In Leadup to Election, More Women, Young People Say They Won’t Vote: Poll

An increasing number of women and young people say they do not plan to vote as November’s election quickly approaches, according to a new poll.

The Hill/HarrisX poll released Friday found that 6 percent of voters aged 18 to 34 said they would not vote, compared to 4 percent in the same poll from one week earlier. The number of women who said they did not plan on voting was 5 percent, moving from 3 percent the previous week.

Although a large majority of younger voters taking part in the poll said they would vote in the election, they were still the least likely of all age groups to indicate they would participate on both weeks of polling. An even number of women and men, 3 percent, said they would not vote in last week’s poll.

This week’s poll was conducted online among 2,841 registered voters between October 3 and October 6. The previous poll was conducted online between September 30 and October 1, with 928 registered voters taking part. While the newer poll had a margin of error of 1.84 percent, the difference between the two polls falls well within the previous week’s 3.22 percent margin of error.

The percentage of those who said they would not participate was low compared to some other recent polls. A poll of registered voters released by The Economist/YouGov on Wednesday found that 10 percent of both men and women will “probably” or “definitely” not vote in the presidential election, while 15 percent of those aged 18-29 said the same.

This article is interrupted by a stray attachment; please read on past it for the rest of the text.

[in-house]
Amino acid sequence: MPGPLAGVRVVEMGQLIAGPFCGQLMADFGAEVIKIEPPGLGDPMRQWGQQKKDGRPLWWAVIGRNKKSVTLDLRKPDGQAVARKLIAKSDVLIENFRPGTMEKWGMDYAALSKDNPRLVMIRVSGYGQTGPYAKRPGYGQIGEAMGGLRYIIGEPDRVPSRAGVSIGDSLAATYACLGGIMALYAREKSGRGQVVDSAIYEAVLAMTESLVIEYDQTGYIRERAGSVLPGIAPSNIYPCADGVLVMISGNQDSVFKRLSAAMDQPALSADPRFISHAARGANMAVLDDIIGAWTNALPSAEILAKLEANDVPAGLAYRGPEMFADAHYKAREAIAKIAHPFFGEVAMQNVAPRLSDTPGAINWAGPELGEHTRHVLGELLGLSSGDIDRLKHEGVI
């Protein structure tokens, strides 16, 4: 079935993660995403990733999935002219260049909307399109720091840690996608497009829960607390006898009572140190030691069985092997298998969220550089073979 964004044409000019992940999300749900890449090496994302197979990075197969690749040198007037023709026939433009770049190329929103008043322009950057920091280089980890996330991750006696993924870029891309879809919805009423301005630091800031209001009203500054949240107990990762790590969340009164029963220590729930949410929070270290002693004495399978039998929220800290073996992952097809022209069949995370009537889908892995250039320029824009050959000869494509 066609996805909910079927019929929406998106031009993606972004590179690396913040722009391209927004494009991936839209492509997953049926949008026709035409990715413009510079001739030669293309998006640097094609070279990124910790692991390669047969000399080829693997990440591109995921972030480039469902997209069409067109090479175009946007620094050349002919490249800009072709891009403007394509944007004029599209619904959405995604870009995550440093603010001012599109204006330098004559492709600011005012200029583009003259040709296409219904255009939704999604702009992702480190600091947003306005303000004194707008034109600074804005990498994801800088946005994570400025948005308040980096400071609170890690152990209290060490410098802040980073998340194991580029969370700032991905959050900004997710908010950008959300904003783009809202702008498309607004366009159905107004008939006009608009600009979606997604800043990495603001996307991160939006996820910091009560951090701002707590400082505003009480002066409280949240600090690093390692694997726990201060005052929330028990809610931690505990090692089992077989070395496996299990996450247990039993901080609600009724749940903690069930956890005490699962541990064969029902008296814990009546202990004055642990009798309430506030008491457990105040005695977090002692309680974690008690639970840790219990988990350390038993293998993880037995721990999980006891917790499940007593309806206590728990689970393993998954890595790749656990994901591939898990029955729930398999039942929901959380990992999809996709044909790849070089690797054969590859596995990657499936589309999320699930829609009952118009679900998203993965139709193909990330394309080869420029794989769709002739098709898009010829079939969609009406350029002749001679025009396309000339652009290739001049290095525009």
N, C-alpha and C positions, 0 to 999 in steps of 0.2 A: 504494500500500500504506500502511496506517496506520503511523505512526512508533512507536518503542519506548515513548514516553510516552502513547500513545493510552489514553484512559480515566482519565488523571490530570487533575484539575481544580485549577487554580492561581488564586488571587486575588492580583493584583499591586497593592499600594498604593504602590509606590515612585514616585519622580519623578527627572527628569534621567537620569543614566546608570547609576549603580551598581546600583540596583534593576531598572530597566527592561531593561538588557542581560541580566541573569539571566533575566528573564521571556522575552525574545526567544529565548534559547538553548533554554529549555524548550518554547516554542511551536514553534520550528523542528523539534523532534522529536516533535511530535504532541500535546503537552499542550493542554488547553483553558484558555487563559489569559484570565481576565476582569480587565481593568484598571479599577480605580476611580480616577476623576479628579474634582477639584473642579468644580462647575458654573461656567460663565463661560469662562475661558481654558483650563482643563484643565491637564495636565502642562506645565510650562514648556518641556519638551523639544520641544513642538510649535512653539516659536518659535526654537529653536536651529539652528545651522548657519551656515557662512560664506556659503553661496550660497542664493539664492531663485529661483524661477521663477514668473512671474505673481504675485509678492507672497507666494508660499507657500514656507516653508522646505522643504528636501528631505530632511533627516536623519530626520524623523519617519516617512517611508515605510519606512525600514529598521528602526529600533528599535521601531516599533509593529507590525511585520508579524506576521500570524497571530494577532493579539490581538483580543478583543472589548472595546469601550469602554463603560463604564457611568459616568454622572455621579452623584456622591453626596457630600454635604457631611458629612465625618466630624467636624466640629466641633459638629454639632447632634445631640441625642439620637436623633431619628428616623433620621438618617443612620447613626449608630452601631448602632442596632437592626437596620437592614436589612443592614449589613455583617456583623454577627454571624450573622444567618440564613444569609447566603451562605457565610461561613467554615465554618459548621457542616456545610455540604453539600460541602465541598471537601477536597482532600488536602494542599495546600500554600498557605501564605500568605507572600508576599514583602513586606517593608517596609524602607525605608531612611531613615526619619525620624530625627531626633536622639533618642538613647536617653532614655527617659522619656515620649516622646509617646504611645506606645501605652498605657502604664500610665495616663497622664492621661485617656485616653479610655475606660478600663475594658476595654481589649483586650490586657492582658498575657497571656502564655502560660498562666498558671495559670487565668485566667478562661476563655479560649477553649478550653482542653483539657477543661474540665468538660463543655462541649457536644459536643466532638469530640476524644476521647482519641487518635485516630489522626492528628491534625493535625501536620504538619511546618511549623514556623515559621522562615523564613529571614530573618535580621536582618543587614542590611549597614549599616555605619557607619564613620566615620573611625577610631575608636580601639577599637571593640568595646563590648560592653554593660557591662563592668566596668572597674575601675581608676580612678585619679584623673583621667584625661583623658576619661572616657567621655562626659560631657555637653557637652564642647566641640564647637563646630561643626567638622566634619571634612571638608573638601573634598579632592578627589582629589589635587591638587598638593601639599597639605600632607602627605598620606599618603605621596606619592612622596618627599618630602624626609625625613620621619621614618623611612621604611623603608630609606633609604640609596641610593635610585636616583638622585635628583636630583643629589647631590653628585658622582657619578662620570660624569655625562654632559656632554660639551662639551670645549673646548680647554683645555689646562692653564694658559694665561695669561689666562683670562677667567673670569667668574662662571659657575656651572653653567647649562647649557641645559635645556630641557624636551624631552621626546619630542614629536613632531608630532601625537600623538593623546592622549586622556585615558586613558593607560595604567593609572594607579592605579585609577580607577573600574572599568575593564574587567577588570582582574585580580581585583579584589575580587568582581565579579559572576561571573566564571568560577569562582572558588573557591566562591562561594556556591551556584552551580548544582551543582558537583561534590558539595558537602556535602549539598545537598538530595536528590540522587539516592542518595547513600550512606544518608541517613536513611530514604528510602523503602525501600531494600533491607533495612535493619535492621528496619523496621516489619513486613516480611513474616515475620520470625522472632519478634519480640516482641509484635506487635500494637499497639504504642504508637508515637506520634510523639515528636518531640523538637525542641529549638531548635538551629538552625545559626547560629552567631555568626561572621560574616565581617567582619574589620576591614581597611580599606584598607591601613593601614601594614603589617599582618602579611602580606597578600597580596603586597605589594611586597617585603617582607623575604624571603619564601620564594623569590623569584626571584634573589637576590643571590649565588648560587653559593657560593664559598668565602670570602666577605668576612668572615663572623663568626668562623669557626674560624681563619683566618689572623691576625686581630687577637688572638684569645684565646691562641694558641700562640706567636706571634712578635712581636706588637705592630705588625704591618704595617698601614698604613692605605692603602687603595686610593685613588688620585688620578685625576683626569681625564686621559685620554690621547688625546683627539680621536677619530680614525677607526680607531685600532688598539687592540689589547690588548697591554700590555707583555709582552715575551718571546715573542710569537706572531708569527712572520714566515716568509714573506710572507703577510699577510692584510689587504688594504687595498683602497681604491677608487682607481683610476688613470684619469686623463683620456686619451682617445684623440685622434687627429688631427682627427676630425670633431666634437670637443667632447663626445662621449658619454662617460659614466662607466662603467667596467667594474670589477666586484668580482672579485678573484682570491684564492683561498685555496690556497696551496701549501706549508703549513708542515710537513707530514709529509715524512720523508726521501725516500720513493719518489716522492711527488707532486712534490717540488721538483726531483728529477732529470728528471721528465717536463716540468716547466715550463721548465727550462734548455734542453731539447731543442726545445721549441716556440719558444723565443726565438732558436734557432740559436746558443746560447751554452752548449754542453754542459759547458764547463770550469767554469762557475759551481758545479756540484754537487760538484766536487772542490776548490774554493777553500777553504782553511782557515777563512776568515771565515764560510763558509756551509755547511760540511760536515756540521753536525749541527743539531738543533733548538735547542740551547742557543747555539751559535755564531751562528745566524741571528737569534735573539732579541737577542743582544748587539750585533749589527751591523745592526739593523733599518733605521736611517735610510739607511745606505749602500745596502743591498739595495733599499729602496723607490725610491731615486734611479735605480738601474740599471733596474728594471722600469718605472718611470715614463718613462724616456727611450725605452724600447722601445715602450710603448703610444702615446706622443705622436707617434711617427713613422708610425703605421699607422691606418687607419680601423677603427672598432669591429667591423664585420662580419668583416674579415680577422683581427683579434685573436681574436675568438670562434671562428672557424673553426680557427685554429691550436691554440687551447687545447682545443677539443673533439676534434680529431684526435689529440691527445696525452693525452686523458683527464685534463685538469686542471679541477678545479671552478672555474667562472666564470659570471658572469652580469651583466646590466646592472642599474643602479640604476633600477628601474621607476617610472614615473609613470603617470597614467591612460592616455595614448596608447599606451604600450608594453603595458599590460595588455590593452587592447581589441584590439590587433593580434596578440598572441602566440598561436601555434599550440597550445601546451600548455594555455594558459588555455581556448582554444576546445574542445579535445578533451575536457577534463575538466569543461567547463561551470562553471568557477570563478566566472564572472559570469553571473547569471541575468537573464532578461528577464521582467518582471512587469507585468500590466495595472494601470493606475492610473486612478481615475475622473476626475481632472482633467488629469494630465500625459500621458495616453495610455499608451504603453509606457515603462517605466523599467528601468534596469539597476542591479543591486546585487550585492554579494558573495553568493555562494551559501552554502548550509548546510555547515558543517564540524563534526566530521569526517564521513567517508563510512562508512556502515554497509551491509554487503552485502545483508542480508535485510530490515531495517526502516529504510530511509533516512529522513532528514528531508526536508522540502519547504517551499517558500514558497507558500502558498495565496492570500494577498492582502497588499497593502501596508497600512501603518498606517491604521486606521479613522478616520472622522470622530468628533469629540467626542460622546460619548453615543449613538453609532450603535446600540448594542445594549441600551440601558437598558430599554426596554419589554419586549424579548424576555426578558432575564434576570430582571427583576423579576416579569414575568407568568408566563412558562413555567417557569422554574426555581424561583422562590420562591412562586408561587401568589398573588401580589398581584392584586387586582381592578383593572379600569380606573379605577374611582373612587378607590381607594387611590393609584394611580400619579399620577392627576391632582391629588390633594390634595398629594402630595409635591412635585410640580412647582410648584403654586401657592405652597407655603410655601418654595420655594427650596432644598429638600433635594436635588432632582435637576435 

Voters Waiting in Line
Although there are signs that turnout in the 2020 election is likely to be high despite the COVID-19 pandemic, the demographic makeup of the voters participating is not yet clear.

High voter turnout typically benefits Democrats over Republicans. Women and younger voters are among the demographic groups that most favor Democrats, with polling in the current election repeatedly showing that clear majorities of both groups are more likely to vote for Democratic presidential nominee Joe Biden than President Donald Trump.

Friday’s Hill/HarrisX poll found that women who plan on voting in the election favored Biden over Trump by 47 to 32 percent. A slightly smaller 9 percent Biden advantage, 45 to 36 percent, was seen among women who said they would vote in the poll from The Economist/YouGov.

Among those aged 18 to 34 who said they would vote in the Hill/HarrisX poll, 49 percent preferred Biden, while 31 percent favored Trump. A 55 percent share of voters aged 18 to 29 in The Economist/YouGov poll said they would vote for Biden, dwarfing the 22 percent for Trump.

Overall participation in the election is expected to be high despite concerns caused by the COVID-19 pandemic. More than 8.3 million ballots have already been cast in early voting, over 19 times the number of votes reported at the same point in 2016, according to the United States Elections Project.

A poll released last month by the Institute of Politics at Harvard Kennedy School also suggested younger voter turnout may increase, with 63 percent of those aged 18 to 29 saying they will “definitely” vote in the election, up from 47 percent in the 2016 election. A 60 percent share said they intend to vote for Biden, while 49 percent supported former Secretary of State Hillary Clinton in 2016.

Newsweek reached out to the Trump and Biden campaigns for comment.

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